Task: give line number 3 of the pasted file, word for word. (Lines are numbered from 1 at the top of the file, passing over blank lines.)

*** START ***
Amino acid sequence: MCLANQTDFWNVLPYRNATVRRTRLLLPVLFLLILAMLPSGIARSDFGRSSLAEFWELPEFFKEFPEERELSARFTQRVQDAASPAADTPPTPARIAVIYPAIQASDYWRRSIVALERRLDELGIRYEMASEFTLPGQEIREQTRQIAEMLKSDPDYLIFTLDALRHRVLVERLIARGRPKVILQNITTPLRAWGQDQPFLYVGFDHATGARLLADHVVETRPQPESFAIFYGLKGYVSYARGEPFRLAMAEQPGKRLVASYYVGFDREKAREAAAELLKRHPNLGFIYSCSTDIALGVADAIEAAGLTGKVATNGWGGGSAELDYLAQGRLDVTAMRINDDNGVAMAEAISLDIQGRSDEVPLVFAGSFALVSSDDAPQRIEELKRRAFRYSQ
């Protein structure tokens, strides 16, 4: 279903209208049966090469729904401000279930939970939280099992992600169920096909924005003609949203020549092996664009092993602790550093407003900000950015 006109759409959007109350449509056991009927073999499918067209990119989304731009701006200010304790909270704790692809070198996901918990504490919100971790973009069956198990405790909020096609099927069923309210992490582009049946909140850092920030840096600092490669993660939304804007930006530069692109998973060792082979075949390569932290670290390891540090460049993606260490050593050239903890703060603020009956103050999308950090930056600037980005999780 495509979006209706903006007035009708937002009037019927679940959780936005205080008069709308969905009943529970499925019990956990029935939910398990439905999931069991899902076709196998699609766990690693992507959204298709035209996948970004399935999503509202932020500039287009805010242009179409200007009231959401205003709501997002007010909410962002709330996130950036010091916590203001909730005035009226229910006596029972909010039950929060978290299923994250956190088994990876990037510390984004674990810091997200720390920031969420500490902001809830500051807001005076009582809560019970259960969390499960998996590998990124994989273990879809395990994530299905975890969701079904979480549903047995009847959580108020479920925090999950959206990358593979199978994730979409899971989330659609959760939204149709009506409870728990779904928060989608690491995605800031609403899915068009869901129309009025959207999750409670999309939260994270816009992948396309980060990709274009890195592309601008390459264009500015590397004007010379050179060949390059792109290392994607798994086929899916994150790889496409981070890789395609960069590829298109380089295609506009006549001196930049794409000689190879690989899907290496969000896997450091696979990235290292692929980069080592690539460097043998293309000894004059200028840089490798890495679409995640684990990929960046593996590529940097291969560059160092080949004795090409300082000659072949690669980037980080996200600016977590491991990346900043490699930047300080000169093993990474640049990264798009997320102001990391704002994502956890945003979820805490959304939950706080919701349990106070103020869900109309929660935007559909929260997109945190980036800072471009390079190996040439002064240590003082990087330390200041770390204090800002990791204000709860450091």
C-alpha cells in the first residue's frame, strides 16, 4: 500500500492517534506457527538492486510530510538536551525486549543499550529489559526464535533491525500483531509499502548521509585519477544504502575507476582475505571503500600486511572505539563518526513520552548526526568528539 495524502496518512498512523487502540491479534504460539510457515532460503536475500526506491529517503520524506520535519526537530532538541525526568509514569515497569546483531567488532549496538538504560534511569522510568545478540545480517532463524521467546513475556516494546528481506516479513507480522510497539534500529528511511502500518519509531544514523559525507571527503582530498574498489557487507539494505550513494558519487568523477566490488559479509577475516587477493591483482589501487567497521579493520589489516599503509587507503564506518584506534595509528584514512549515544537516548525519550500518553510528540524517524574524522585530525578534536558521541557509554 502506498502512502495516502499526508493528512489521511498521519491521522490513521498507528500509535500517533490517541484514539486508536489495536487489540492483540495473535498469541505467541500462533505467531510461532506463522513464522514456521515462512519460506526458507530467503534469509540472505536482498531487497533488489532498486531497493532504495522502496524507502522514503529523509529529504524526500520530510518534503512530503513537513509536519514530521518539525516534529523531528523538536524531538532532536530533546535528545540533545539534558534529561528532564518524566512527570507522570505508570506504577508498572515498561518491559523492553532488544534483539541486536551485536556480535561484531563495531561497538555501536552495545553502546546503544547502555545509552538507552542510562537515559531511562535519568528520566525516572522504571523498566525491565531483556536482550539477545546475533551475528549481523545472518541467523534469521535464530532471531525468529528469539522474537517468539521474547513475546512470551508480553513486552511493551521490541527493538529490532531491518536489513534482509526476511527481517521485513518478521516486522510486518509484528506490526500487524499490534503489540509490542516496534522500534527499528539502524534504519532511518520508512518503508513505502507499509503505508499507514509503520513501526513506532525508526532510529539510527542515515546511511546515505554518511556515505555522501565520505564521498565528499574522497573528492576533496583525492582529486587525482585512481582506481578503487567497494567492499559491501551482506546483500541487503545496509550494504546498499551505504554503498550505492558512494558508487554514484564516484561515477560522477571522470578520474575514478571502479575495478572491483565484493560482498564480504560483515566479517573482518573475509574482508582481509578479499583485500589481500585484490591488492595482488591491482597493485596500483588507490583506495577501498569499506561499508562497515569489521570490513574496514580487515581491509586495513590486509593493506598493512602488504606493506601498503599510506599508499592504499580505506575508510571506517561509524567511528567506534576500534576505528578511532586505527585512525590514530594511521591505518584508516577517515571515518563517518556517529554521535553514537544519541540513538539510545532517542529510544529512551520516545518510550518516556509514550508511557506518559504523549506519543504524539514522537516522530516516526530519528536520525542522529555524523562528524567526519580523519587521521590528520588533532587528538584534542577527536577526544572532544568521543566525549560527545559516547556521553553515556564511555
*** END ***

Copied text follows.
C-alpha cells in the first residue's frame, strides 16, 4: 500500500492517534506457527538492486510530510538536551525486549543499550529489559526464535533491525500483531509499502548521509585519477544504502575507476582475505571503500600486511572505539563518526513520552548526526568528539 495524502496518512498512523487502540491479534504460539510457515532460503536475500526506491529517503520524506520535519526537530532538541525526568509514569515497569546483531567488532549496538538504560534511569522510568545478540545480517532463524521467546513475556516494546528481506516479513507480522510497539534500529528511511502500518519509531544514523559525507571527503582530498574498489557487507539494505550513494558519487568523477566490488559479509577475516587477493591483482589501487567497521579493520589489516599503509587507503564506518584506534595509528584514512549515544537516548525519550500518553510528540524517524574524522585530525578534536558521541557509554 502506498502512502495516502499526508493528512489521511498521519491521522490513521498507528500509535500517533490517541484514539486508536489495536487489540492483540495473535498469541505467541500462533505467531510461532506463522513464522514456521515462512519460506526458507530467503534469509540472505536482498531487497533488489532498486531497493532504495522502496524507502522514503529523509529529504524526500520530510518534503512530503513537513509536519514530521518539525516534529523531528523538536524531538532532536530533546535528545540533545539534558534529561528532564518524566512527570507522570505508570506504577508498572515498561518491559523492553532488544534483539541486536551485536556480535561484531563495531561497538555501536552495545553502546546503544547502555545509552538507552542510562537515559531511562535519568528520566525516572522504571523498566525491565531483556536482550539477545546475533551475528549481523545472518541467523534469521535464530532471531525468529528469539522474537517468539521474547513475546512470551508480553513486552511493551521490541527493538529490532531491518536489513534482509526476511527481517521485513518478521516486522510486518509484528506490526500487524499490534503489540509490542516496534522500534527499528539502524534504519532511518520508512518503508513505502507499509503505508499507514509503520513501526513506532525508526532510529539510527542515515546511511546515505554518511556515505555522501565520505564521498565528499574522497573528492576533496583525492582529486587525482585512481582506481578503487567497494567492499559491501551482506546483500541487503545496509550494504546498499551505504554503498550505492558512494558508487554514484564516484561515477560522477571522470578520474575514478571502479575495478572491483565484493560482498564480504560483515566479517573482518573475509574482508582481509578479499583485500589481500585484490591488492595482488591491482597493485596500483588507490583506495577501498569499506561499508562497515569489521570490513574496514580487515581491509586495513590486509593493506598493512602488504606493506601498503599510506599508499592504499580505506575508510571506517561509524567511528567506534576500534576505528578511532586505527585512525590514530594511521591505518584508516577517515571515518563517518556517529554521535553514537544519541540513538539510545532517542529510544529512551520516545518510550518516556509514550508511557506518559504523549506519543504524539514522537516522530516516526530519528536520525542522529555524523562528524567526519580523519587521521590528520588533532587528538584534542577527536577526544572532544568521543566525549560527545559516547556521553553515556564511555